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things I can't say out loud

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After eight years of living away from my home, I returned to share space with my family in the midst of the pandemic. The distance suddenly made me cognisant of a family structure that was earlier invisible to me – especially my mother’s position in the family. Wifehood and motherhood have wearied her more than age has. The comfort with which she has been taken for granted hangs heavy in the air of our house. This comfort began to bother me.

Visiting my mother’s family archives gave me a glimpse into the life of her mother, and her mother’s mother. I wondered about the lives these women led before they became wives and mothers and the stories which were never photographed – the ones which did not find their place in the family album. This prompted me to start a dialogue with my mother. Our conversations began taking form as photographs.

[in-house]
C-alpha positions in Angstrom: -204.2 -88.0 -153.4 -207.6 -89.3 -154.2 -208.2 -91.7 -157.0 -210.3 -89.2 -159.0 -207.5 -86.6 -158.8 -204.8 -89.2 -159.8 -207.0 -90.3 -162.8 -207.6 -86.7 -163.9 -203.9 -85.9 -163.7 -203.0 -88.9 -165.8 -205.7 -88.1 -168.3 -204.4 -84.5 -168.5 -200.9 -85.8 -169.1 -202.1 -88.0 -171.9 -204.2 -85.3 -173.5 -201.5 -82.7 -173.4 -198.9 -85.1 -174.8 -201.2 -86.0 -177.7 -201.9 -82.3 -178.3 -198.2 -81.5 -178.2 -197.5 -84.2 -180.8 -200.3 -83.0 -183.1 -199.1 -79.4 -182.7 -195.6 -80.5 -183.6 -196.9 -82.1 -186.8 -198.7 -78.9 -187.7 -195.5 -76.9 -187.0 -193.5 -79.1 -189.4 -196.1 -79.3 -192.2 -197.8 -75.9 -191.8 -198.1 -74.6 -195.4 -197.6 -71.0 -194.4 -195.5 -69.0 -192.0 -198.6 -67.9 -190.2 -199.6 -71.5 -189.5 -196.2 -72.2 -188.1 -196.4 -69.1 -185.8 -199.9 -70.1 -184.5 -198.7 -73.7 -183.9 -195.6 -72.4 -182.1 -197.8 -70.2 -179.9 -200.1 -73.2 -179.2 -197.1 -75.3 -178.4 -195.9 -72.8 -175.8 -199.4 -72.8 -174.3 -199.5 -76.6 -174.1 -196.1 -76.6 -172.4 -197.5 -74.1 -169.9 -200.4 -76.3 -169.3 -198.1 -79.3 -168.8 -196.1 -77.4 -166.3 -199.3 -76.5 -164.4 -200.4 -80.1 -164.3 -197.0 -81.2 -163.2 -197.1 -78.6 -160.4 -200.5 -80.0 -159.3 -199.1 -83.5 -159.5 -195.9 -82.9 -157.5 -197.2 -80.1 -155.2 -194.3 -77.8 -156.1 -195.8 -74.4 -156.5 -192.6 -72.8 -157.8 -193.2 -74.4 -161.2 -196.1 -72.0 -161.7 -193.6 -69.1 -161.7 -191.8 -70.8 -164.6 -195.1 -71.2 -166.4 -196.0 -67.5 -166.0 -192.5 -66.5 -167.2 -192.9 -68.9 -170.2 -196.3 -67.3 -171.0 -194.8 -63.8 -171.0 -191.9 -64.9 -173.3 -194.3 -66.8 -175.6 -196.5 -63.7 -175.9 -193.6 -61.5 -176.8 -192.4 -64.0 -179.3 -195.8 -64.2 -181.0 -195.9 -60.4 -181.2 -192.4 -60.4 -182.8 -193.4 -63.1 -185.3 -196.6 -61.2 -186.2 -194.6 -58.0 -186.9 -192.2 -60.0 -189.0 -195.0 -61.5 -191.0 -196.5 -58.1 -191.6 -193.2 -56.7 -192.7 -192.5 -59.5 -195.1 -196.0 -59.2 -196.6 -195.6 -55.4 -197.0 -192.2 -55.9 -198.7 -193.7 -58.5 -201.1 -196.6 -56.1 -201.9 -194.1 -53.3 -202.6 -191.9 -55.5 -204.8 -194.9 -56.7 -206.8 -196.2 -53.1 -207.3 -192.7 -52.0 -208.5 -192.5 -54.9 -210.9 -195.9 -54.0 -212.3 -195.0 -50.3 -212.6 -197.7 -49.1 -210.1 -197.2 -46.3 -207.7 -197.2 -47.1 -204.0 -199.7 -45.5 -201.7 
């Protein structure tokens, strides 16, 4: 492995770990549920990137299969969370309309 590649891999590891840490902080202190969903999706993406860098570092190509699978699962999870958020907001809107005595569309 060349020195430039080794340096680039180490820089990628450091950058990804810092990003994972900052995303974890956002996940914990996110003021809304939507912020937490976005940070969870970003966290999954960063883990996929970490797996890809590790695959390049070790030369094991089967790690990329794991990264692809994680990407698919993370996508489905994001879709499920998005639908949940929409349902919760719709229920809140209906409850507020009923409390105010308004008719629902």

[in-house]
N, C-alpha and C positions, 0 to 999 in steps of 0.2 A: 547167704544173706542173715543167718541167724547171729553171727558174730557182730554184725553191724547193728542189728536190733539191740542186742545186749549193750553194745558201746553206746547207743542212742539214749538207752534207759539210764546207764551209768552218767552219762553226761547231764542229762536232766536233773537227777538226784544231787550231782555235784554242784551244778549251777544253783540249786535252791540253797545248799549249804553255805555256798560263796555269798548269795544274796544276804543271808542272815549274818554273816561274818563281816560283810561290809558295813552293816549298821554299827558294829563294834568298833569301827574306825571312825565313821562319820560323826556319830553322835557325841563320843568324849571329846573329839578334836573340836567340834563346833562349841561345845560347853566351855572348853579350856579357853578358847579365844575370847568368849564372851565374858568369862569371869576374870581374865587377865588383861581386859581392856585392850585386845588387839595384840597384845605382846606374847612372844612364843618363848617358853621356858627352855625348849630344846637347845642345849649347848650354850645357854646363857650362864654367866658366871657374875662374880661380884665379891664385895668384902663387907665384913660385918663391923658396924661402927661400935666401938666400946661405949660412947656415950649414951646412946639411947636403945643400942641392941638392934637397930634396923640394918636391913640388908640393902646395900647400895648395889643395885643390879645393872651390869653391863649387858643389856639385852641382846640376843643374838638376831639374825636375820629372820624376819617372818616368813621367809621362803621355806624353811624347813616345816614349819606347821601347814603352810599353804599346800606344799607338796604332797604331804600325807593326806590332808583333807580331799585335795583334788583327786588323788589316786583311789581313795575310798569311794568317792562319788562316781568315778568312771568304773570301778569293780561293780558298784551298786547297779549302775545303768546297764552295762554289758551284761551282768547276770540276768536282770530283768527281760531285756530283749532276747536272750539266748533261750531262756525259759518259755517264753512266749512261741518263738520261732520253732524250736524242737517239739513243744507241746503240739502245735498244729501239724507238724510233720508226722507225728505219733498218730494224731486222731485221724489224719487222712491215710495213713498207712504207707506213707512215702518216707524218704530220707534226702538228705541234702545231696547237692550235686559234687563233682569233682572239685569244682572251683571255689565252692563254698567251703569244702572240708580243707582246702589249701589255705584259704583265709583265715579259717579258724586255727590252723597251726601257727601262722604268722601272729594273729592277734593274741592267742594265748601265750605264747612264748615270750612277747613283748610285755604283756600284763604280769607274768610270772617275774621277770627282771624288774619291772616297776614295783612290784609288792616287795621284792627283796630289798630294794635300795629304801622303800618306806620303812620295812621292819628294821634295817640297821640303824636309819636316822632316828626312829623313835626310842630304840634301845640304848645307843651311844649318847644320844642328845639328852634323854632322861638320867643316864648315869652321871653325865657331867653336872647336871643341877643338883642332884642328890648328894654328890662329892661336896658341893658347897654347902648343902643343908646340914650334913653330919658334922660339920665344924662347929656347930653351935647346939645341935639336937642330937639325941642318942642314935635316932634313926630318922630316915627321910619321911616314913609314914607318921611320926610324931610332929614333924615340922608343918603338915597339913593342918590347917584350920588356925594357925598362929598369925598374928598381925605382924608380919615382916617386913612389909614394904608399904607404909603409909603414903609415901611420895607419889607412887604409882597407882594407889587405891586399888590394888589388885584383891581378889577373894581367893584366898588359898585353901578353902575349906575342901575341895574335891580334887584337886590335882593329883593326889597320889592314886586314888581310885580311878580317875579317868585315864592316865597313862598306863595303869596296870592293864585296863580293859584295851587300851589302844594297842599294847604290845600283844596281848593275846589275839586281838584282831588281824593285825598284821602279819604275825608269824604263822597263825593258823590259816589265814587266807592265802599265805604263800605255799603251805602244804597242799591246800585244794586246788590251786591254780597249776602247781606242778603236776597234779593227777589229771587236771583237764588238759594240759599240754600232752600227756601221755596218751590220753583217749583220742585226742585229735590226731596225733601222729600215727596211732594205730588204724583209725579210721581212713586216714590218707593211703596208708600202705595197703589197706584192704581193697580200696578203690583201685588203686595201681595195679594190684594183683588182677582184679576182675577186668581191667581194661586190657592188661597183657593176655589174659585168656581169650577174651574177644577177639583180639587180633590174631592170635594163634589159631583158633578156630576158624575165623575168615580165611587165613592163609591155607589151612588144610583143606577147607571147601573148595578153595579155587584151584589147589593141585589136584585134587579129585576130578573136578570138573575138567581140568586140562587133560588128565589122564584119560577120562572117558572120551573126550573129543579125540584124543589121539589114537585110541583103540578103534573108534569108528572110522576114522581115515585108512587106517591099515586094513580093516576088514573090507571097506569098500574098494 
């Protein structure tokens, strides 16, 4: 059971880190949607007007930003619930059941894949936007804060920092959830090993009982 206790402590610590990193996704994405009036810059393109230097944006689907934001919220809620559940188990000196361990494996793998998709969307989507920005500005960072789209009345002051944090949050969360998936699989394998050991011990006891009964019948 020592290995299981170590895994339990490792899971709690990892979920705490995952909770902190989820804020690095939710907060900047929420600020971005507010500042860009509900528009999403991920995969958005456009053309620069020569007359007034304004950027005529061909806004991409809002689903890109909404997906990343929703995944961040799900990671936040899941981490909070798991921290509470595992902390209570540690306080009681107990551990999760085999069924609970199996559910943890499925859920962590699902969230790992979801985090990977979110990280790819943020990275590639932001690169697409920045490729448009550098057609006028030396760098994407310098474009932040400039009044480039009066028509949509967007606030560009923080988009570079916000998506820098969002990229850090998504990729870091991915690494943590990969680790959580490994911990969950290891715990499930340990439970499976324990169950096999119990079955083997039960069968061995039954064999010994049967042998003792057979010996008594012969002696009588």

The act of photographing became collaborative and performative, allowing us to create a space to free ourselves, to talk about things we had never said before. We spoke about her childhood and mine, the fears we grew up with, the burdens we carry. While photographing I often asked myself - How can photography show the unseen? When I talk about stories which are invisible from family archives, how do I show these through my photographs, which is a visual medium? This question became an important line of inquiry.

The history of patriarchy, like in the rest of the world, runs deep in my family. Through this work, I want to confront the subtle and not so subtle forms of patriarchy which have seeped into my mother’s life, and in turn mine, asking us to romanticize this role of ‘giving’ as the absolute pinnacle of achievement in a woman’s life.

riti98@gmail.com

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